Does Thanksgiving make you think of National Parks? Not me. I think of turkey with all the trimmings, squash, corn, peas, cranberries and pumpkin pie! But there are National Park Units that celebrate our farming heritage. One of these is Homestead National Monument of America in Nebraska.
In 1862, President Lincoln signed the Homestead Act into law. This allowed anyone to claim up to 160 acres (that’s 1/4 square mile), provided that they improve the land by building a dwelling and growing crops. And, they had to stay there for a minimum of 5 years.
As you look out from the visitor center across the flat, treeless prairie it is hard to imagine staking out your 160 acres, clearing it by hand and trying to build a home out of sod. It amazes me that there were so many hardy souls who took on this challenge and succeeded, fueling the country’s growth and westward expansion.
Fun Facts about the Homestead Act
- The Homestead Act covered 30 out of the 50 states
- Most of the states were in the west with the exception of Florida
- Florida had 28,000 homesteaders
- Montana had the most homesteaders – 151,000
- The fewest were in Indiana – 30
- The last homestead was in Alaska in 1986, in a location where the temperature could drop 65 degrees below zero
- In the 124 year history of the Homestead Act, over 4 million filed
- More than half were successful
- 230 million acres of Federal land was turned over
Were your family Homesteaders?
If you visit the Homestead National Monument of America, you can find out if your forebears were homesteaders. Many people can give thanks this Thanksgiving to President Lincoln and the Homestead Act. It gave everyone a fair chance; an opportunity for all to live the American dream regardless of your past or station in life. After the Civil War, many African Americans took advantage of the Homestead Act to get their own land. But you’d be surprised at the list of famous people who have families who were once homesteaders:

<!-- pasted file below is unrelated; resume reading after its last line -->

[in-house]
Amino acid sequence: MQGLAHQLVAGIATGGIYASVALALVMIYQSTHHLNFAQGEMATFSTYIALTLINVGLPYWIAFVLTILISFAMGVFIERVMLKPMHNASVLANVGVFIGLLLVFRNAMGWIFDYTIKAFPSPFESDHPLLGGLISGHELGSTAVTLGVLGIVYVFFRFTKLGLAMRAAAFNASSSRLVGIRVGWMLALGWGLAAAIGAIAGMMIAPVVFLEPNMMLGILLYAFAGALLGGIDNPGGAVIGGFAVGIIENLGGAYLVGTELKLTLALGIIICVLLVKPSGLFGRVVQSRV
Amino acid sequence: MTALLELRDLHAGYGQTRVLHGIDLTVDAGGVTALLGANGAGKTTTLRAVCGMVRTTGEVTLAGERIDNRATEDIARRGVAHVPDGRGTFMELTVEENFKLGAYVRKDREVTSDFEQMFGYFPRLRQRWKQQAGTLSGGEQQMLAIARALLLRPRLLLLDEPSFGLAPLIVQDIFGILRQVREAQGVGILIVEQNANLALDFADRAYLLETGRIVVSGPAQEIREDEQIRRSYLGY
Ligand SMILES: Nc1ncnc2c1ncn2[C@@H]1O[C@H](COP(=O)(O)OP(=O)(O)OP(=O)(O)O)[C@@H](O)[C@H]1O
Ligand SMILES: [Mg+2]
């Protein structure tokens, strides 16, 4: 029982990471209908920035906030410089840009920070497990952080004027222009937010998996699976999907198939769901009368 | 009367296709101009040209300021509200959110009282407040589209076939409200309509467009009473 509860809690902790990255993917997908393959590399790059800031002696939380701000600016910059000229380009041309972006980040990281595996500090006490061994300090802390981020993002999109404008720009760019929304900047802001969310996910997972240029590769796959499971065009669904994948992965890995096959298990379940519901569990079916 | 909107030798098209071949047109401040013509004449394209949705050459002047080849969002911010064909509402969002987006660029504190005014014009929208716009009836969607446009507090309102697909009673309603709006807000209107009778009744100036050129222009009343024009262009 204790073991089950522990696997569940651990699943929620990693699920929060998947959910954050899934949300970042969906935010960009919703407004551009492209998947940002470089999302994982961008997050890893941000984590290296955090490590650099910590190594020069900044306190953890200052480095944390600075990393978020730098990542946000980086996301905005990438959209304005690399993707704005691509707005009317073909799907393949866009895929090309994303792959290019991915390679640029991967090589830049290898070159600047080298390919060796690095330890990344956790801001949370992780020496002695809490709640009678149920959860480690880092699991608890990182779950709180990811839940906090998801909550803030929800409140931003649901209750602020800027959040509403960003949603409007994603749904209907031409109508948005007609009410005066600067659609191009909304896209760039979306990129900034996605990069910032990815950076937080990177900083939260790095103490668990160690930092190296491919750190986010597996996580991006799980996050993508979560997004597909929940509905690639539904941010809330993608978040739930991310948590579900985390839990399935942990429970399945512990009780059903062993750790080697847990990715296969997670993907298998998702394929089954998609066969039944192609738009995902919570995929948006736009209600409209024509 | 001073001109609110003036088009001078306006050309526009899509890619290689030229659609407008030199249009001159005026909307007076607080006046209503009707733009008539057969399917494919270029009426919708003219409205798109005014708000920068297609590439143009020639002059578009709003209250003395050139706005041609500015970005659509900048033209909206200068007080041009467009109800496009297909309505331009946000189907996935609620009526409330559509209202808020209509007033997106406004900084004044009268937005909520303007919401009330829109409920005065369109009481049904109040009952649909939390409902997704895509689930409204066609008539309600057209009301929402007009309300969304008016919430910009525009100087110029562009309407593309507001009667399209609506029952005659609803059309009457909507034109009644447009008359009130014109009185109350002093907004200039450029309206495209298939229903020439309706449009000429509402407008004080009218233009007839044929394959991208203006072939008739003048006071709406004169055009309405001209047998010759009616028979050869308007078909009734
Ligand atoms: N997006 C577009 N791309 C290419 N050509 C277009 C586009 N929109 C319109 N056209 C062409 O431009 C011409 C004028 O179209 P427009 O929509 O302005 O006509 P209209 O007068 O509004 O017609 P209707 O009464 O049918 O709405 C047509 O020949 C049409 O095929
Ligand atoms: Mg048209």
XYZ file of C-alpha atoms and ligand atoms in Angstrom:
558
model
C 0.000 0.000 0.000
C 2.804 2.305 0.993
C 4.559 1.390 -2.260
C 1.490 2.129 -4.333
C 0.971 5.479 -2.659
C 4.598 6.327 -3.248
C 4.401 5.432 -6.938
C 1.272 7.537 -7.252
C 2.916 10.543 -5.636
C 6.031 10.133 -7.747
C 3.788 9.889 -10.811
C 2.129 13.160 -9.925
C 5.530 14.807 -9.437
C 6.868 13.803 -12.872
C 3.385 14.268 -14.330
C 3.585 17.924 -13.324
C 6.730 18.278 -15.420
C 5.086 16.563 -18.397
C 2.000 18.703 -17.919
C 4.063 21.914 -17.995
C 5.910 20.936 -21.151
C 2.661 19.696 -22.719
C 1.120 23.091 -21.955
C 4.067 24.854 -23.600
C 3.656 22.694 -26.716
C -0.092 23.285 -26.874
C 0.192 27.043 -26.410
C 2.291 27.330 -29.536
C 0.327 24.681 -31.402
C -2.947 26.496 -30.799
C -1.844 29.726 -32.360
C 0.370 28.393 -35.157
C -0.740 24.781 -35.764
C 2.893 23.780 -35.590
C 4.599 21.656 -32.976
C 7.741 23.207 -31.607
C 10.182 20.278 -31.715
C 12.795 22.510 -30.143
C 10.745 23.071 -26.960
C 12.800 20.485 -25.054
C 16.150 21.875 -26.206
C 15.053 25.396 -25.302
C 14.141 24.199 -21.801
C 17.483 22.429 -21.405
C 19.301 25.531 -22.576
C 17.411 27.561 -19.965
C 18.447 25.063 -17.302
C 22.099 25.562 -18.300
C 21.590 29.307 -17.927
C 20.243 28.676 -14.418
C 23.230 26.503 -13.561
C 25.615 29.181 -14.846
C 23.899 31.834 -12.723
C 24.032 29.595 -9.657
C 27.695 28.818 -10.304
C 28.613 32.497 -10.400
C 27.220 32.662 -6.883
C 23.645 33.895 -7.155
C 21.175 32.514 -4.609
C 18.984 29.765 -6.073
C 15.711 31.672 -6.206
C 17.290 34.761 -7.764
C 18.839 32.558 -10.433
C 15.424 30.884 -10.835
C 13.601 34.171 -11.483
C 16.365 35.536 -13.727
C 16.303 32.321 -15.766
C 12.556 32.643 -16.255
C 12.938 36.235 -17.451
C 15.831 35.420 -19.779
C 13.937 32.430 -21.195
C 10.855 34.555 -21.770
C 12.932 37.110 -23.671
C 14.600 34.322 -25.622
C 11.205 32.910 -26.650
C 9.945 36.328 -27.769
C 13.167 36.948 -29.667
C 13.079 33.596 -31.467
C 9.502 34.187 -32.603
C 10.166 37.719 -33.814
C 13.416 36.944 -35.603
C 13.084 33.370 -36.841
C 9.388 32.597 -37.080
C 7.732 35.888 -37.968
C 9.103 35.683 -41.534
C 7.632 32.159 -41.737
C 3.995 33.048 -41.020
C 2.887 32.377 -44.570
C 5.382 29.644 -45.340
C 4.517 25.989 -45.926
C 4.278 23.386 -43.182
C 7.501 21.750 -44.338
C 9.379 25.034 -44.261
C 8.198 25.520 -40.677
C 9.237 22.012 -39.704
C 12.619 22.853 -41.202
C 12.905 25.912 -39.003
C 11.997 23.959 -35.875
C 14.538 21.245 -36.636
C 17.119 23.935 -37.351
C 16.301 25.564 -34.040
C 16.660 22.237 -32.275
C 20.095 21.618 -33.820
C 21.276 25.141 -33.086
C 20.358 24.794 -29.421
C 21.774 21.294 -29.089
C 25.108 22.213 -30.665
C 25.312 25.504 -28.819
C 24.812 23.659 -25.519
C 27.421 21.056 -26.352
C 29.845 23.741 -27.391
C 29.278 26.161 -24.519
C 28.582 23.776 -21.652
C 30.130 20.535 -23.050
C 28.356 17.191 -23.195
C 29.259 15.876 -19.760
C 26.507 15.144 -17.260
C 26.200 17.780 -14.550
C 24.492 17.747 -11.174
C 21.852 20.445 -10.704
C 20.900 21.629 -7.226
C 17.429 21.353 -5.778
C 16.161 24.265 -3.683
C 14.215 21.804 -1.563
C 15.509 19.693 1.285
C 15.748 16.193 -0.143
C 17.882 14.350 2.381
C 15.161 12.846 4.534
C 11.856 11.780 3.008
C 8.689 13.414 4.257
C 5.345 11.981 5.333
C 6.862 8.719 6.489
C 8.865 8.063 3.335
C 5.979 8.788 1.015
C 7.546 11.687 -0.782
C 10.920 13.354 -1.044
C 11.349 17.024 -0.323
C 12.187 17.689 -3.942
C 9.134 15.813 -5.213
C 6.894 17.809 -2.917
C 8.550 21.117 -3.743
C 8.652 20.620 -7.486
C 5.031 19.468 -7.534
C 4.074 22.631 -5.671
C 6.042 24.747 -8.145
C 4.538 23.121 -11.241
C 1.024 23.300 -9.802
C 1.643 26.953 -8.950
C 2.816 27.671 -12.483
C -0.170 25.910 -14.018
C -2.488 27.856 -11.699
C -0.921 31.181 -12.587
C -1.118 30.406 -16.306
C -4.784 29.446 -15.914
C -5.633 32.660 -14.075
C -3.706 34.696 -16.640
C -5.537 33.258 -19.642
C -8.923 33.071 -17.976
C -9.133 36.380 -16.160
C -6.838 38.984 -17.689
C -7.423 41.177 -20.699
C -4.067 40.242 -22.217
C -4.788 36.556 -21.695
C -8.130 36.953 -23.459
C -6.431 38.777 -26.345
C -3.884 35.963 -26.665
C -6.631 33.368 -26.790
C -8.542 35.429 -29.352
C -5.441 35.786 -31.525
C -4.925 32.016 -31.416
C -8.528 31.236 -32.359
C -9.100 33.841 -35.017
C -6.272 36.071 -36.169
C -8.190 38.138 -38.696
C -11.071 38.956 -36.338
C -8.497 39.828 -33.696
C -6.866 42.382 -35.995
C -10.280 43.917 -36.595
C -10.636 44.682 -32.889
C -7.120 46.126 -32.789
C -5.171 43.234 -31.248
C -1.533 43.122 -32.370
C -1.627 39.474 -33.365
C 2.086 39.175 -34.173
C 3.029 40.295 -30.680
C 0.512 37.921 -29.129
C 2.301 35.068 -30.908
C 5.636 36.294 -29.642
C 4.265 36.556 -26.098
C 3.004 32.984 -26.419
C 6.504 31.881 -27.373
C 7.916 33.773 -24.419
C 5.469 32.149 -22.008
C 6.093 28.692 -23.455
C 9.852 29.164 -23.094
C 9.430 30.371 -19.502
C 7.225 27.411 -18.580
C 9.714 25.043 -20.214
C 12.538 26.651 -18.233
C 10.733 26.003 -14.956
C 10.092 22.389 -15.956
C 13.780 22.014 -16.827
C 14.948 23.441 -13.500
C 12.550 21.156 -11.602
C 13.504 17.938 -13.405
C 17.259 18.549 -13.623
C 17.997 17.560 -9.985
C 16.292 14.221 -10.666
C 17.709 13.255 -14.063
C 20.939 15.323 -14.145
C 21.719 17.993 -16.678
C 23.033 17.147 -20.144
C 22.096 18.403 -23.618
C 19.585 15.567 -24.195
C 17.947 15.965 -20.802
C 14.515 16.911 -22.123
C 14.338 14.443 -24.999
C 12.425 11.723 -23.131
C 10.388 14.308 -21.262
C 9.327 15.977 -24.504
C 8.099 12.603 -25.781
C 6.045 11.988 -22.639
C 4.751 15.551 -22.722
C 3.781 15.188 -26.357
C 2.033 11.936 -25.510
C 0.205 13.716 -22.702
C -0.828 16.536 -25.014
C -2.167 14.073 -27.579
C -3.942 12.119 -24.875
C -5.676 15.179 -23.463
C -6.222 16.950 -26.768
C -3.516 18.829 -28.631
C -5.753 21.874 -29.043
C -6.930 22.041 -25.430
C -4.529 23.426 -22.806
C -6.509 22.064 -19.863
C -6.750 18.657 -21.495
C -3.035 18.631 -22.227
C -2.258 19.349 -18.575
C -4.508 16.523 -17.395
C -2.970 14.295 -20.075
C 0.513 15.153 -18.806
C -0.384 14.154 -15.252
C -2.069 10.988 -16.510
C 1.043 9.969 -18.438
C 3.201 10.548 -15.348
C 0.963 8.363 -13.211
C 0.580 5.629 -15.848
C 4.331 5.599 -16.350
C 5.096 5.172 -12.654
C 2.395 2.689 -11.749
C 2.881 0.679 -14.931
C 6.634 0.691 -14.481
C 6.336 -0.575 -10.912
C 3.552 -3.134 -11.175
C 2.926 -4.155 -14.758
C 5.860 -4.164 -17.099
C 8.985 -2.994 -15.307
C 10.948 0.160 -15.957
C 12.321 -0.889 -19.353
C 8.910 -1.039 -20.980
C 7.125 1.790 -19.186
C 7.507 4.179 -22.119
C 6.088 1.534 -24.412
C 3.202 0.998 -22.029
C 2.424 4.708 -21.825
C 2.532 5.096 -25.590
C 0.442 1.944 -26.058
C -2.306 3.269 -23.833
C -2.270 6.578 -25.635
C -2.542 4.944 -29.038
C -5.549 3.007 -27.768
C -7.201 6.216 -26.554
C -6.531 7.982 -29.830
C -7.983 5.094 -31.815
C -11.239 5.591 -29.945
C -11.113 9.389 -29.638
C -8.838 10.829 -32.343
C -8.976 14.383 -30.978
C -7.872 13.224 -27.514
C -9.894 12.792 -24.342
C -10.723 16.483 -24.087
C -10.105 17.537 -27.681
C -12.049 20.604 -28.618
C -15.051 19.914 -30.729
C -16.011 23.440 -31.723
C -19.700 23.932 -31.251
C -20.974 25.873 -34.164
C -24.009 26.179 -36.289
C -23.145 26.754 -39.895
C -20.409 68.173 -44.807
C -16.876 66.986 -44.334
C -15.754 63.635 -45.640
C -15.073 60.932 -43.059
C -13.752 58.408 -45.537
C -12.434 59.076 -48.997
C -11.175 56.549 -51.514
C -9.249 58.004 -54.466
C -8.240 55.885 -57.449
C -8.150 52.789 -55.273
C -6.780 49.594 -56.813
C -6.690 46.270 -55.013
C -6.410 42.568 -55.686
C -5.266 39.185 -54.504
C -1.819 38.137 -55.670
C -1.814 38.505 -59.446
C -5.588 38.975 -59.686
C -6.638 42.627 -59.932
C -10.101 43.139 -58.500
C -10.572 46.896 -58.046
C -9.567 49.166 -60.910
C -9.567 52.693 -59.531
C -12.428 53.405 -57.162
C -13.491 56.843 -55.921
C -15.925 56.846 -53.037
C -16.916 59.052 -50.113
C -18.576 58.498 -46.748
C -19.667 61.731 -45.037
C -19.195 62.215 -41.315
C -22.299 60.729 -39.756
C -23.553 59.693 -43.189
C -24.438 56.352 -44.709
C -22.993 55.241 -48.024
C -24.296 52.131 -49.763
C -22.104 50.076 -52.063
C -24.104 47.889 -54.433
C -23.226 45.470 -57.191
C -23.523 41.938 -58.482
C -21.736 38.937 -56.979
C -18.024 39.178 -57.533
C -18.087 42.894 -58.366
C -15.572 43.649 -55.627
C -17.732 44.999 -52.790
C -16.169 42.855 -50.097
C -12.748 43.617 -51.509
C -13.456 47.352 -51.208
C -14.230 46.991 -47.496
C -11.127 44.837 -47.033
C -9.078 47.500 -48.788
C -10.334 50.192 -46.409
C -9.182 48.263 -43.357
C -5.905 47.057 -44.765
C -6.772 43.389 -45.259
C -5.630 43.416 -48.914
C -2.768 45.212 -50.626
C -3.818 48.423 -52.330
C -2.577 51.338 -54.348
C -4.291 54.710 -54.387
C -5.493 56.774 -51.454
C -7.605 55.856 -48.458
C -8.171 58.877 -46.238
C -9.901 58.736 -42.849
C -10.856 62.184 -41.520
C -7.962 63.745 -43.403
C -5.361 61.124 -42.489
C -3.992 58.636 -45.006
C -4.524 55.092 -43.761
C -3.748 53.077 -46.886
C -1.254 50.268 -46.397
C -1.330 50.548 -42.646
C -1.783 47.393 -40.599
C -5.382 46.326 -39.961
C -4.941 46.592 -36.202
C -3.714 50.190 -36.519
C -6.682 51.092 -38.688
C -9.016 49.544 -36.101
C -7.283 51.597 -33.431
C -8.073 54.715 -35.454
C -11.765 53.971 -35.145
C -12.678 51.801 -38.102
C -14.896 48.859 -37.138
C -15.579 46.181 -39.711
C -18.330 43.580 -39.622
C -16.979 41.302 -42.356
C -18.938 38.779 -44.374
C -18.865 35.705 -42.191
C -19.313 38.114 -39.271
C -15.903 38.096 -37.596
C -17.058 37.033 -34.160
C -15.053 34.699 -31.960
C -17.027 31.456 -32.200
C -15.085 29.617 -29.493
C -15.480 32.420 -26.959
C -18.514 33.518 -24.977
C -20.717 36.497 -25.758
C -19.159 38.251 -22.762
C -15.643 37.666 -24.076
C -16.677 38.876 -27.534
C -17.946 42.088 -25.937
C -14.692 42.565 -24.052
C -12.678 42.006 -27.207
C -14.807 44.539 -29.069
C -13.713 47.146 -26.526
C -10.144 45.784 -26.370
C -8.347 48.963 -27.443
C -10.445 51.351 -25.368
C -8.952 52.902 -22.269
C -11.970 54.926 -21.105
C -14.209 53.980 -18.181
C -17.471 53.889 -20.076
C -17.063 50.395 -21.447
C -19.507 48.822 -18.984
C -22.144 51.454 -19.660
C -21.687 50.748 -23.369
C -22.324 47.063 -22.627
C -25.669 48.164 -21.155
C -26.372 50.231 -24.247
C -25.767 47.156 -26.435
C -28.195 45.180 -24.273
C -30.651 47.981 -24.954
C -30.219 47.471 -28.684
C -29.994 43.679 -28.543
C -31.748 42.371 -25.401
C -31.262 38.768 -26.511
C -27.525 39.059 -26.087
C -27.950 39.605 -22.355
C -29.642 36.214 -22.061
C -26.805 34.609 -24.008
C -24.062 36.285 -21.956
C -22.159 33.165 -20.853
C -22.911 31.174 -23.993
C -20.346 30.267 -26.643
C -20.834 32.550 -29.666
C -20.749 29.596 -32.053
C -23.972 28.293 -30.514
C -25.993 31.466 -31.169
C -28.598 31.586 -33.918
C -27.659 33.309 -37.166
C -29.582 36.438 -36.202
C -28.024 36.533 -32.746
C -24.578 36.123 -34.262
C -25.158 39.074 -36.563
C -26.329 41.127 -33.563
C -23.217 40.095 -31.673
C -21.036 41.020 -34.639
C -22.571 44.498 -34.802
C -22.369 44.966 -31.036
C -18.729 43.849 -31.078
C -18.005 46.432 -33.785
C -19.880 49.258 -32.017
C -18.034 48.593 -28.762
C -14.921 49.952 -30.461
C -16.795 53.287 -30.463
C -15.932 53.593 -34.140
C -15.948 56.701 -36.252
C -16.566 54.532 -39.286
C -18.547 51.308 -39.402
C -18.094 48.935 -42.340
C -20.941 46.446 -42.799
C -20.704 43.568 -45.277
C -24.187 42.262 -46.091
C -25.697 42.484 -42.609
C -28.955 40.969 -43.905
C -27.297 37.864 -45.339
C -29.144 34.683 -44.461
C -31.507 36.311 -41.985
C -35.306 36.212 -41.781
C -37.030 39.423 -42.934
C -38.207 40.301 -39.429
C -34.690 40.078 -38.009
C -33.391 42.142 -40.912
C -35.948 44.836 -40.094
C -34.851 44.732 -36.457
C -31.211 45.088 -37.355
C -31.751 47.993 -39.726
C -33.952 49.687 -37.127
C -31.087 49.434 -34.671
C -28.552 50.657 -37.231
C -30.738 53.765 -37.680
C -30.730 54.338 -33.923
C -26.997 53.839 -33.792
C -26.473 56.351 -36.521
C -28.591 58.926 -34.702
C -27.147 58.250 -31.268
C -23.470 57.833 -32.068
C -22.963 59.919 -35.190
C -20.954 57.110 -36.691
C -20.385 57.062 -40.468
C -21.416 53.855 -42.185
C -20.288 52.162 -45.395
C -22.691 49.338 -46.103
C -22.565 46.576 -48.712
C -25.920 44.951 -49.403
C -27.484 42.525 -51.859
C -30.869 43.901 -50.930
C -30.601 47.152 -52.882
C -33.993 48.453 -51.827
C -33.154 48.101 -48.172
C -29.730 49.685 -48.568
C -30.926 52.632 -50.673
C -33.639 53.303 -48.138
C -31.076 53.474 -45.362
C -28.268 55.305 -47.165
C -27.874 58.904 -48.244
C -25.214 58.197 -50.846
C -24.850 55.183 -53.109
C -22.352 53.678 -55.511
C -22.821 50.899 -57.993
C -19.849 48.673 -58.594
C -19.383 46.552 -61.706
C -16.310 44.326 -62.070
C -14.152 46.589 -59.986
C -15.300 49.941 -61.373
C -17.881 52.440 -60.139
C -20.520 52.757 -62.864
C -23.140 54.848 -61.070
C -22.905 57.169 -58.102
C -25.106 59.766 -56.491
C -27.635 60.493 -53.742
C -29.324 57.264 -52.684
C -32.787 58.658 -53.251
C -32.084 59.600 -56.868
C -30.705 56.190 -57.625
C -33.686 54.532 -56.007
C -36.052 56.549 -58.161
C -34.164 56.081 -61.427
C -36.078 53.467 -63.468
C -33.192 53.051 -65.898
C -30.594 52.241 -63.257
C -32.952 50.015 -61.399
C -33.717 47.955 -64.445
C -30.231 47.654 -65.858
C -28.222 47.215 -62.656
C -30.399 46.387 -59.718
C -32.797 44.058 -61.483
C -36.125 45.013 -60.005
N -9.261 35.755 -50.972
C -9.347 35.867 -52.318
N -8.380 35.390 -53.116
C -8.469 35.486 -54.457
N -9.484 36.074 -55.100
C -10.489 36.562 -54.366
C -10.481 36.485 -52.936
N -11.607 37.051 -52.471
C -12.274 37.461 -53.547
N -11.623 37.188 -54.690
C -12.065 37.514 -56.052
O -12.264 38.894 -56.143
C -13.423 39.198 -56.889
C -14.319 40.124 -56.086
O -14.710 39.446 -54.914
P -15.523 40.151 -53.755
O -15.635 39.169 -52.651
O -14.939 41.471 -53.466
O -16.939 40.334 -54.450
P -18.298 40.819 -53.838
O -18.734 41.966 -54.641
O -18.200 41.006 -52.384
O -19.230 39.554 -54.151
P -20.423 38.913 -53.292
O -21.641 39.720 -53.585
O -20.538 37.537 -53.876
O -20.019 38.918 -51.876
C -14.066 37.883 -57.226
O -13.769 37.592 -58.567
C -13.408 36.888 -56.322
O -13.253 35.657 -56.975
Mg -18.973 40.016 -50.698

- Whoopi Goldberg
- Laurence Welk
- George Washington Carver
- Charles Lindbergh
Plus, of course, Laura Ingalis Wilder, the author of Little House on the Prairie. This classic children’s series tells the life of a homesteading pioneer from a child’s point of view.
Homestead National Monument
Located in the flat lands of Nebraska, just south of Lincoln, Nebraska (the state capitol), this National Monument is well worth a visit – in fact, it is one that we would like to visit again. It is not to hard to get too, just a quick detour south off Interstate 80.
Begin at the Heritage Center, where you can see a great movie about homesteading. It really makes the trials and tribulations of these folks come to life! The idea of going west and working you own land sounded wonderful, but these romantic notions rapidly dwindled when reality set in. You won’t believe some of the conditions that the early homesteaders faced – drought, fire, blizzard, wind, locusts, searing heat, freezing cold – a hard life where the family was constantly exposed to the elements.
Five years didn’t sound that long until people started to realize the amount of back-breaking manual labor required to turn their land into farms that could sustain their families and meet their contractual obligation with the government. Think how hard it was to clear rocks and pull tree stumps, and gather enough fuel and food to last the long winter.
It is incredible the ingenuity that people had. The Heritage Center shows the tools and equipment that people invented, with great examples inside and outside as you walk the loop trail (no pets allowed.)
There is even an example of a homesteader’s cabin. It might have seemed like a palace after living in the elements for months on end, but I couldn’t imagine staying in overnight, let alone for 5+ years. Blowing dust would have come in through all the cracks and crevices; as would the heat and cold.
Okay – not as bad as the one in the photo – but pretty bad. (I just like this photo! We took it on our travels and I just missed getting a shot with all the cows INSIDE the house!)
Back to homesteading… Much of the land that was homesteaded in the mid-west was originally tall grass prairie.
Think a sea of grass stretching as far as the eye could see.
Homesteaders converted the prairie into agricultural land, primarily growing corn and grazing cattle. No one really recognized the value of the prairie and what it provided.
The National Park Service has been working on restoring the tall grass prairie at Homestead National Monument of America, where restoration efforts have been underway on this 100 acres since 1939, making it the oldest restoration project in the National Park Service. .
On this Thanksgiving, we thank the National Park Service and the Homestead National Monument of America for everything they do to preserve America’s heritage.